“The Cement Company was very good about looking at solutions,” confirmed Brennan. “But the problem is, we’re in a hurry to have something happen. They’re not.”

Speaking to the Journal Argus, McLlwain said he understands the concerns of the residents. In many cases, he conceded, front windows in the homes along the east side of Thomas Street sit at approximately the same level as the roadbed due to the slope towards the Thames River. So it’s understandable that the noise of axles, wheels and transmission would be more disruptive than on an average street.

“You can definitely see where people are coming from. They’ve bought a house on what appears, at first impression, to be a quiet, residential street,” McLlwain commented. “And then they find out that there are a lot of trucks travelling along the road.”

McLlwain described the St. Marys Cement Company, which uses Thomas Street to get from its quarry property on the west side of the river to its manufacturing facility on the east, as “a very, very good corporate citizen” who has worked over the decades to mitigate the effects of their aggregate transport on the road and adjacent property owners.

In years past, trucks forded the river to avoid the trip through town. And Brennan confirmed that, with that option now off the radar, the company has been open to discussing other ideas to divert trucks away from the Thomas/Park/Water Street route — along which she says other residents have also raised the alarm recently.

Residents may have perceived an elevated level of traffic in recent months, McLlwain suggested, because there HAS been increased traffic . . . but not due to St. Marys Cement. Instead, the development of residential lots at the south end of Tracy Street has translated into the use of Thomas Street to transport fill out of town.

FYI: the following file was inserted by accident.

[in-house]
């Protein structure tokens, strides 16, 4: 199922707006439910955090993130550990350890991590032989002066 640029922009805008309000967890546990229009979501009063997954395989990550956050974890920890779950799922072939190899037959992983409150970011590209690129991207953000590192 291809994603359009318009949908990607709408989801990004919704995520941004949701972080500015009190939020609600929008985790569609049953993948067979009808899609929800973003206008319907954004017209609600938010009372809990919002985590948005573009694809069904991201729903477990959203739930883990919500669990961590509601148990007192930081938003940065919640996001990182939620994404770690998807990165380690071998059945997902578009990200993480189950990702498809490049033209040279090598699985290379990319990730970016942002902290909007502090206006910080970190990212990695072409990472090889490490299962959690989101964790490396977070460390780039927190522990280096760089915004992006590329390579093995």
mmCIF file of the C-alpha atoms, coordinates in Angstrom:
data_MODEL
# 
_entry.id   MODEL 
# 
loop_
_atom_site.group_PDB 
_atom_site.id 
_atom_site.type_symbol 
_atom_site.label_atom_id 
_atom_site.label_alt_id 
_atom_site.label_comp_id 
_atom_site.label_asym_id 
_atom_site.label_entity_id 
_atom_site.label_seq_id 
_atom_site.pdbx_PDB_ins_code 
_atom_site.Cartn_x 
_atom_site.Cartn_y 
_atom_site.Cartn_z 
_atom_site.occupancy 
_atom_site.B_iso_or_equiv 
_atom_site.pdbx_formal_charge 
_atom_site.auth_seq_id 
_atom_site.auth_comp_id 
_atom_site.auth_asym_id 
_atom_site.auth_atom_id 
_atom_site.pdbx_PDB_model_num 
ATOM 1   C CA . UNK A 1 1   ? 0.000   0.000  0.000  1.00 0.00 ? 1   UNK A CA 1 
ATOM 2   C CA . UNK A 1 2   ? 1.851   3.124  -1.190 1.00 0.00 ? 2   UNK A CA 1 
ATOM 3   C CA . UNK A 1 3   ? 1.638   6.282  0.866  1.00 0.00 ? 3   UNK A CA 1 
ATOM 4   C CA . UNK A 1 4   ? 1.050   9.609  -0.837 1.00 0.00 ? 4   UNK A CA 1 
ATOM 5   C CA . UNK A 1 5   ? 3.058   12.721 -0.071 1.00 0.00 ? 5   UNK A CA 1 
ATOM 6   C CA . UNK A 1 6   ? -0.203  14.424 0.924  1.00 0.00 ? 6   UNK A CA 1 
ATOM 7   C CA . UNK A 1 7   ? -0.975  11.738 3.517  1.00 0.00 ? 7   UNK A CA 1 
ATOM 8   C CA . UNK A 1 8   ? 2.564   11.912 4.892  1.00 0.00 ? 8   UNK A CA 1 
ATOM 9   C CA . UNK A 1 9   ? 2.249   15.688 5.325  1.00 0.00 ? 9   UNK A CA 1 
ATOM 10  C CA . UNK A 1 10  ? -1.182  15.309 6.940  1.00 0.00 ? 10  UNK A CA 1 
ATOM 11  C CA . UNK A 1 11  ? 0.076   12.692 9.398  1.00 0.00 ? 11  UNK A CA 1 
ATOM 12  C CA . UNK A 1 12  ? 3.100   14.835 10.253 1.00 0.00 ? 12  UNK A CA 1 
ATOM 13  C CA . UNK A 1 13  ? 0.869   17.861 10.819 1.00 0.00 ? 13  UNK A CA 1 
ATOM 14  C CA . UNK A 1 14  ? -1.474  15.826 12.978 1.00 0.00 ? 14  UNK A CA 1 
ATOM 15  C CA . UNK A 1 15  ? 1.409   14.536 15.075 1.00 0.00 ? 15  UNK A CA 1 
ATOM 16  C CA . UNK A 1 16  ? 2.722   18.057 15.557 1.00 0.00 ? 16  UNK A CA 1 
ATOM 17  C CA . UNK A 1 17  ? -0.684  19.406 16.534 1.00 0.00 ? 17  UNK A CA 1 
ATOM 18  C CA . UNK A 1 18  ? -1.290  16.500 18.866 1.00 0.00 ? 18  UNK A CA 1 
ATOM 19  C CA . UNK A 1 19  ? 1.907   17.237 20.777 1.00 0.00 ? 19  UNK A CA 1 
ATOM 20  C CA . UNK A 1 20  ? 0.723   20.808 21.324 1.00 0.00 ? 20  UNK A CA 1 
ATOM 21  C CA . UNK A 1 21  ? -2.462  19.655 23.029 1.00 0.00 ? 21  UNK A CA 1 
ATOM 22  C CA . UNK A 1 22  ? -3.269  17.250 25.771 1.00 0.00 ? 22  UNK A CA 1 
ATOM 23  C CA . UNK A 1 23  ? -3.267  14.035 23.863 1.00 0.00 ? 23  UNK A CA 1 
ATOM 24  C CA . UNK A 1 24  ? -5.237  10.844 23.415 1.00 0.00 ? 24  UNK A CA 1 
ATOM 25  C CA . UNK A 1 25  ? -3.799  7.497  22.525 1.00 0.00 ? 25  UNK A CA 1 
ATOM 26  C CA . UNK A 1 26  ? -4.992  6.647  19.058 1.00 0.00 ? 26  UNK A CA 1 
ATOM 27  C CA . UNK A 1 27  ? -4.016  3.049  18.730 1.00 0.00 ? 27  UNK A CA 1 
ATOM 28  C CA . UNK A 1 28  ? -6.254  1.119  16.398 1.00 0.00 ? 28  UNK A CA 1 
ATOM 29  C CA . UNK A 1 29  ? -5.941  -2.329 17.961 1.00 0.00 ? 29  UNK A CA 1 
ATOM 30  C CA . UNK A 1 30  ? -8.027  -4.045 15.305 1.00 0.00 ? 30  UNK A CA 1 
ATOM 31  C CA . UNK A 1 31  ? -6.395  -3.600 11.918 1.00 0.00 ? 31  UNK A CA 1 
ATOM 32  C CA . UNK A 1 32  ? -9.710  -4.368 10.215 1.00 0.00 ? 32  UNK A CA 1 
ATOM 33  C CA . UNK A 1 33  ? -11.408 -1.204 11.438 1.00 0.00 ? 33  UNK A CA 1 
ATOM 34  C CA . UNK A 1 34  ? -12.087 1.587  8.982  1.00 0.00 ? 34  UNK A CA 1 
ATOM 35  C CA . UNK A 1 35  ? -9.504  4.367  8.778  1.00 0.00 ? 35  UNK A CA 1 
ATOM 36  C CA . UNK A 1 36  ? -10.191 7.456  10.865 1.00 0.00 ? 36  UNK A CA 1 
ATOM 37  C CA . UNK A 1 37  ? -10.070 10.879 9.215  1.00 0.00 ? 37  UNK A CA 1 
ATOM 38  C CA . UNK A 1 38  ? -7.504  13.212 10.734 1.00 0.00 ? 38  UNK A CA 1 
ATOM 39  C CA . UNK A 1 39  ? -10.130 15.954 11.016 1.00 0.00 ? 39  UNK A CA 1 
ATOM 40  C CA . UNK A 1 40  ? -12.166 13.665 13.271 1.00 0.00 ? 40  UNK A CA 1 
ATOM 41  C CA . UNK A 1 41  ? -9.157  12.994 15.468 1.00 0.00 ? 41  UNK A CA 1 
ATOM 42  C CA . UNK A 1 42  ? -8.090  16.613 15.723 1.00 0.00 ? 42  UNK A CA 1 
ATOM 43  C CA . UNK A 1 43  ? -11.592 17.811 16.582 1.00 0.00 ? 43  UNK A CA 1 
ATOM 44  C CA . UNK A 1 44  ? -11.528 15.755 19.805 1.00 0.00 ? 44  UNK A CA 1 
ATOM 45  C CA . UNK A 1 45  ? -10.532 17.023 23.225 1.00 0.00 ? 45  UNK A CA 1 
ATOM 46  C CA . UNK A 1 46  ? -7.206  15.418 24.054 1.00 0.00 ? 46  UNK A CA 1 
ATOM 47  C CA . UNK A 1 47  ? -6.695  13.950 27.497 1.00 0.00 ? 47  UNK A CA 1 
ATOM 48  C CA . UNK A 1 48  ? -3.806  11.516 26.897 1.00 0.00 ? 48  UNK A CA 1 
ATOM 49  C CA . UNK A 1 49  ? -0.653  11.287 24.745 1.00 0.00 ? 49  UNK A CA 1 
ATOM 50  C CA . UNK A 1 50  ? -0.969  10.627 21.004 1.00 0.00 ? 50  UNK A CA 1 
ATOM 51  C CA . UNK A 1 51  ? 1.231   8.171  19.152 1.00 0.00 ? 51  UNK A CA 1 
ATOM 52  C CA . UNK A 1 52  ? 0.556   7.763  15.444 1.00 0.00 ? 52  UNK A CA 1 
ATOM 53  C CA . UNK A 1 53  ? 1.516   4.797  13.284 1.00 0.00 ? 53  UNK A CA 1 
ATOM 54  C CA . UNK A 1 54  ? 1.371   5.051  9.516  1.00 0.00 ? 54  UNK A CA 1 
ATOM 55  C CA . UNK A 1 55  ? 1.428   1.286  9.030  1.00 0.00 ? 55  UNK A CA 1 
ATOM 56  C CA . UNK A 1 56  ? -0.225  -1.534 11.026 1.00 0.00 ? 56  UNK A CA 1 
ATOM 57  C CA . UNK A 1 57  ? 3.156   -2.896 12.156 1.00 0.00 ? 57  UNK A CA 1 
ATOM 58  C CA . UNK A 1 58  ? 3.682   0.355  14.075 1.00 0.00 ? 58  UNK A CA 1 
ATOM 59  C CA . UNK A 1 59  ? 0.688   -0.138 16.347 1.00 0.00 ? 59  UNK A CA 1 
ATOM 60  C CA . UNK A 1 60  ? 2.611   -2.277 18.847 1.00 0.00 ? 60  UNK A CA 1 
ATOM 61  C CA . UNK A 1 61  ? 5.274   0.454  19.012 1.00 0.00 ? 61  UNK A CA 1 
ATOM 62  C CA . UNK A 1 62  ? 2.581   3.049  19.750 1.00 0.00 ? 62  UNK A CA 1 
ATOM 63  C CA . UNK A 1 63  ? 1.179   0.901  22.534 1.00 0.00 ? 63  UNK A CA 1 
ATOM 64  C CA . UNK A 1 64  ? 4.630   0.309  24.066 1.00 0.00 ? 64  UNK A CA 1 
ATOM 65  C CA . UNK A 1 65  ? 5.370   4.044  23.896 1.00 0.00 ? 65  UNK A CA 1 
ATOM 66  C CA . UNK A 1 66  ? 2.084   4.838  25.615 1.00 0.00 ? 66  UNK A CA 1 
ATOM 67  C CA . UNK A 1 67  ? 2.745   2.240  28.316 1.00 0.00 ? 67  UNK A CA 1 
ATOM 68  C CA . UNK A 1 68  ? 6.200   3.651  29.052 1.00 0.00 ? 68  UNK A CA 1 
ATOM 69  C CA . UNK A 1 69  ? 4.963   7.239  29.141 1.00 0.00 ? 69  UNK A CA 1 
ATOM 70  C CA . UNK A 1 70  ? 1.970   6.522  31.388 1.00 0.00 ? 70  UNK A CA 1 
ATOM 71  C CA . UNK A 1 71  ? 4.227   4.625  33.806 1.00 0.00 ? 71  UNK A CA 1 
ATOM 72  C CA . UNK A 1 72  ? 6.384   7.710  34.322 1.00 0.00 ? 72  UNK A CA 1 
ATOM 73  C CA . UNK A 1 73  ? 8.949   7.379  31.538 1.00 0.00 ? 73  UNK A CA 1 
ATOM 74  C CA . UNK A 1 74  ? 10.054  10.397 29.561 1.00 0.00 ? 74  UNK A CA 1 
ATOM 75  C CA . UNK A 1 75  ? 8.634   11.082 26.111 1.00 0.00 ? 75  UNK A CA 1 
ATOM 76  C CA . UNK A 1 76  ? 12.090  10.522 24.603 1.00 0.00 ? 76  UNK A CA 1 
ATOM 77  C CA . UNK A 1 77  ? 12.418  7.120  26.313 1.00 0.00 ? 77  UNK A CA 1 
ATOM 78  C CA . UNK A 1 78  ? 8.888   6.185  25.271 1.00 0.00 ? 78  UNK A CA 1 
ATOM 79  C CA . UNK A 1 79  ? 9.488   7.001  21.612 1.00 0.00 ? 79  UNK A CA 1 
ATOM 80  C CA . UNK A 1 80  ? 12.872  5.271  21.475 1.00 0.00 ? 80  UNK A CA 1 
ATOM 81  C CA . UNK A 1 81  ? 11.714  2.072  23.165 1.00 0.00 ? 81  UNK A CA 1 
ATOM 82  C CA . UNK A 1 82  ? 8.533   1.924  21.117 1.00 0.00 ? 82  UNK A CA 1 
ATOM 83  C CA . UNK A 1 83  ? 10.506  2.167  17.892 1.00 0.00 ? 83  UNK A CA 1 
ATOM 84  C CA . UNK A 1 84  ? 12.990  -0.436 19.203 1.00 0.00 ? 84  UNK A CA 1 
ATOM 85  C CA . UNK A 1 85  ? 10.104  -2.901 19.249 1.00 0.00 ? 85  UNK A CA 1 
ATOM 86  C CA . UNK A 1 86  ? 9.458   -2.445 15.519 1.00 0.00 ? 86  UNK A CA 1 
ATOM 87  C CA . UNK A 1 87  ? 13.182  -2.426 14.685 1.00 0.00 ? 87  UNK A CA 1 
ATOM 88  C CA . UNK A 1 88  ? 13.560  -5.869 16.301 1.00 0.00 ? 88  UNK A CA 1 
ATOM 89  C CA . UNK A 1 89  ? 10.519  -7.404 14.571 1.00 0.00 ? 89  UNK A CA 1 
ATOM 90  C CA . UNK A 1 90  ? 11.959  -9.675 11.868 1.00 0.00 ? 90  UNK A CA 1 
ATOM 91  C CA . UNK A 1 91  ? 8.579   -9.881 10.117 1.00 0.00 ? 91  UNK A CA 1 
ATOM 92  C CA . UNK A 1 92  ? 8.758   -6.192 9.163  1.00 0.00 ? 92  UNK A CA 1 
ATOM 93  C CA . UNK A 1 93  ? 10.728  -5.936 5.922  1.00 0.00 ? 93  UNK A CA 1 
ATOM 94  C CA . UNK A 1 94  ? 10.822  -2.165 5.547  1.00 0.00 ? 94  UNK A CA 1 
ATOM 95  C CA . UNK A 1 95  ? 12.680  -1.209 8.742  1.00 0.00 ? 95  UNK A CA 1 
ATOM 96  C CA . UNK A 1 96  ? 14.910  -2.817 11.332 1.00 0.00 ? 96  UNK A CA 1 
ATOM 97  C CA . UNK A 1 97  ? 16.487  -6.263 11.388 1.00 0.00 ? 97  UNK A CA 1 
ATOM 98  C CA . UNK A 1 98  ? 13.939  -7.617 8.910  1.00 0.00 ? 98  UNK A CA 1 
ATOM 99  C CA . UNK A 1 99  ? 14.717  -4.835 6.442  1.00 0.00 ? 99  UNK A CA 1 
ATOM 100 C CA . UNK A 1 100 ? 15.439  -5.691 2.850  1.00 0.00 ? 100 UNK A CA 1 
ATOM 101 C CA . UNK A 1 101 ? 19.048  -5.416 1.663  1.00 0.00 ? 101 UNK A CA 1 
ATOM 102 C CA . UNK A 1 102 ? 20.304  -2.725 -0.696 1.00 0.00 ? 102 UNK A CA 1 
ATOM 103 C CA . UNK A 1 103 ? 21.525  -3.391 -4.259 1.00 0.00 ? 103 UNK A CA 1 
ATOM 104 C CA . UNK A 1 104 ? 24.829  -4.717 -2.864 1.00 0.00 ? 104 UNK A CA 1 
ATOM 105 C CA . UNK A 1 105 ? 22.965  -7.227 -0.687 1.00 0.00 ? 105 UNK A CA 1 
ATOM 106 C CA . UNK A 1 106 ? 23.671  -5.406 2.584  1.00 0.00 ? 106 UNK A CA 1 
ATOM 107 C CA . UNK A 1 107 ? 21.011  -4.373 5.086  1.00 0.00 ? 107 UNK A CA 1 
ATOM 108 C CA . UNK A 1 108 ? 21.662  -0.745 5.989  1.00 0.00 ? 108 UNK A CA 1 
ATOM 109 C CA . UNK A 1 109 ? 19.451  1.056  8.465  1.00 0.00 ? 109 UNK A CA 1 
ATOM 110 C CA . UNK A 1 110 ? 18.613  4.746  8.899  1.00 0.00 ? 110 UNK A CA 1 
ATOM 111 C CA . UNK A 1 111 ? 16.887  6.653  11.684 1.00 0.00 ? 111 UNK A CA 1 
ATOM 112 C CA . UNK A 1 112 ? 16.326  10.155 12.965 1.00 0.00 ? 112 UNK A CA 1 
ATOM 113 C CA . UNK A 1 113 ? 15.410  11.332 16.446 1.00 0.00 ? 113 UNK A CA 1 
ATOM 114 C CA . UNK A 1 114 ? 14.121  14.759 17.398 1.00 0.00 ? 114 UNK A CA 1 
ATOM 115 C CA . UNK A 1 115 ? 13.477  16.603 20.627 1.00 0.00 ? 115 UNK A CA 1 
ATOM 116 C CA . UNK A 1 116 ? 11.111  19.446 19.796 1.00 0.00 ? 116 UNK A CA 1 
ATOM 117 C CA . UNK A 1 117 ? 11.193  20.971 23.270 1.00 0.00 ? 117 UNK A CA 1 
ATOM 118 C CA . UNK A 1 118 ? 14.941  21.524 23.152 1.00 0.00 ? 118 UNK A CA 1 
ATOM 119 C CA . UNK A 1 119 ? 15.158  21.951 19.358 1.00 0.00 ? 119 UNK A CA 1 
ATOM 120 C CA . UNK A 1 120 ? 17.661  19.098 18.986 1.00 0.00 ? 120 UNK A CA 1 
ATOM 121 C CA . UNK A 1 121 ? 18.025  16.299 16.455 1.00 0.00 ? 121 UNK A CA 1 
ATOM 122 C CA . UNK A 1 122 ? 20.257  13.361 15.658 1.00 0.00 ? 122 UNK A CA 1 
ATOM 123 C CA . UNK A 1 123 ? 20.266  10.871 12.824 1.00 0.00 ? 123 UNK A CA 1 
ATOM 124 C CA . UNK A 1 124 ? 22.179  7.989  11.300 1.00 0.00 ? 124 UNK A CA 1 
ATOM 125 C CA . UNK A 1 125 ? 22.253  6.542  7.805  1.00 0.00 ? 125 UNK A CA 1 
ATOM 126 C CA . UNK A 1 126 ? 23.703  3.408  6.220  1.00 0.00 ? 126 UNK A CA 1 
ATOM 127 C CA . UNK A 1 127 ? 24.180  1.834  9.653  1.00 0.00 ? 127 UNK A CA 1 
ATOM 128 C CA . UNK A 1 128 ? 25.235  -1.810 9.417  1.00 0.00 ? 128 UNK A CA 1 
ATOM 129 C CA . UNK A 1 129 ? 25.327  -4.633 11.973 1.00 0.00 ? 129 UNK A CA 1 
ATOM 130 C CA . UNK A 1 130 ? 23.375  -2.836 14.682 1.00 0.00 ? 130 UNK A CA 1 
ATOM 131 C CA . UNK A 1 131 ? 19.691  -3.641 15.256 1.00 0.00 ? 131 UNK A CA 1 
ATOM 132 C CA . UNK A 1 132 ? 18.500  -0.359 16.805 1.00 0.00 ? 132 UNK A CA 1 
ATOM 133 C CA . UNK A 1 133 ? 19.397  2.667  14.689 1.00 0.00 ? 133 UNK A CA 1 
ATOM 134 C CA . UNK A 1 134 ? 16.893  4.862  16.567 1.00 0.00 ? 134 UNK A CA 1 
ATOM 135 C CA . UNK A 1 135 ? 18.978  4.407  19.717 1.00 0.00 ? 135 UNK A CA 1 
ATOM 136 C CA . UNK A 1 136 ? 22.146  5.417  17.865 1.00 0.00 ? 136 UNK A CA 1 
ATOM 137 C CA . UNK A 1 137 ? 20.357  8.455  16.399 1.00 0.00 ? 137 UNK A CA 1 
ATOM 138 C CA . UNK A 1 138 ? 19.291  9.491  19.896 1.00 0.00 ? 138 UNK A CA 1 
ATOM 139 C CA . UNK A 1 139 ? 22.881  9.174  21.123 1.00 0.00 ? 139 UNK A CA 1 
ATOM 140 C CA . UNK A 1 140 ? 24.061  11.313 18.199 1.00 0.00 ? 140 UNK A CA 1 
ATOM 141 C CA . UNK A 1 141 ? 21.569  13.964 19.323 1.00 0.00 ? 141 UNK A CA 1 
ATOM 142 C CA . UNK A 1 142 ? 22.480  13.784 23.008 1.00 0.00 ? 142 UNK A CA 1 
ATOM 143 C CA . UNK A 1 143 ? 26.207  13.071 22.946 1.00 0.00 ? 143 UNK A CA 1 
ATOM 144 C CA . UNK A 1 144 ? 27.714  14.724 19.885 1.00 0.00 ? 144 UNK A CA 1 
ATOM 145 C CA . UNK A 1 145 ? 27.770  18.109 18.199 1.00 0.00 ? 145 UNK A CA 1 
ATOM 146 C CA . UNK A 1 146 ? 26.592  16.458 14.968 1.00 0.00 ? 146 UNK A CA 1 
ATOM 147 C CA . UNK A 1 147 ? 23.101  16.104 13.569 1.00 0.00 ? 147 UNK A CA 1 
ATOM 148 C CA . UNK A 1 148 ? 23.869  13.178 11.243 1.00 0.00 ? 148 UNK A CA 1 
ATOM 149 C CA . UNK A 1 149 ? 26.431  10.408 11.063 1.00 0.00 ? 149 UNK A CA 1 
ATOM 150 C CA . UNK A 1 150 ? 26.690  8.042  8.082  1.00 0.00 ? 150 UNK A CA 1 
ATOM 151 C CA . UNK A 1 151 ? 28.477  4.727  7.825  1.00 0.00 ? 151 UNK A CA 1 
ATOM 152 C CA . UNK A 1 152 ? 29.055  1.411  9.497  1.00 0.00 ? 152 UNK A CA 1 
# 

The biggest factor preventing a more satisfactory resolution for Thomas Street residents, the CAO adds, is that the roadway is classed a “collector road” in the town’s Official Plan. As such, it isn’t possible under provincial legislation to limit truck traffic. The only way to legally change that, McLlwain advised, would be to re-open the Official Plan have the road reclassified as a “local road.”

Brennan doesn’t buy McLlwain’s assertion that the increased traffic is temporary. “We heard the same thing last year, when there was work in another part of town. And soon enough, they’ll be working (on the Ardmore Park property up the hill from Thomas Street). It seems like there will always be ‘an abnormally high number of trucks’.”

And she says, regardless of the what’s available to the town under legislation, it makes sense for something to be done to limit the traffic.

“We see tourists all the time and they stop and say, ‘what’s with all the trucks?’” Brennan said.

“We’ve got our main, special elite accommodations (Westover Inn) right here, and people staying there can’t even enjoy a nice walk into town.”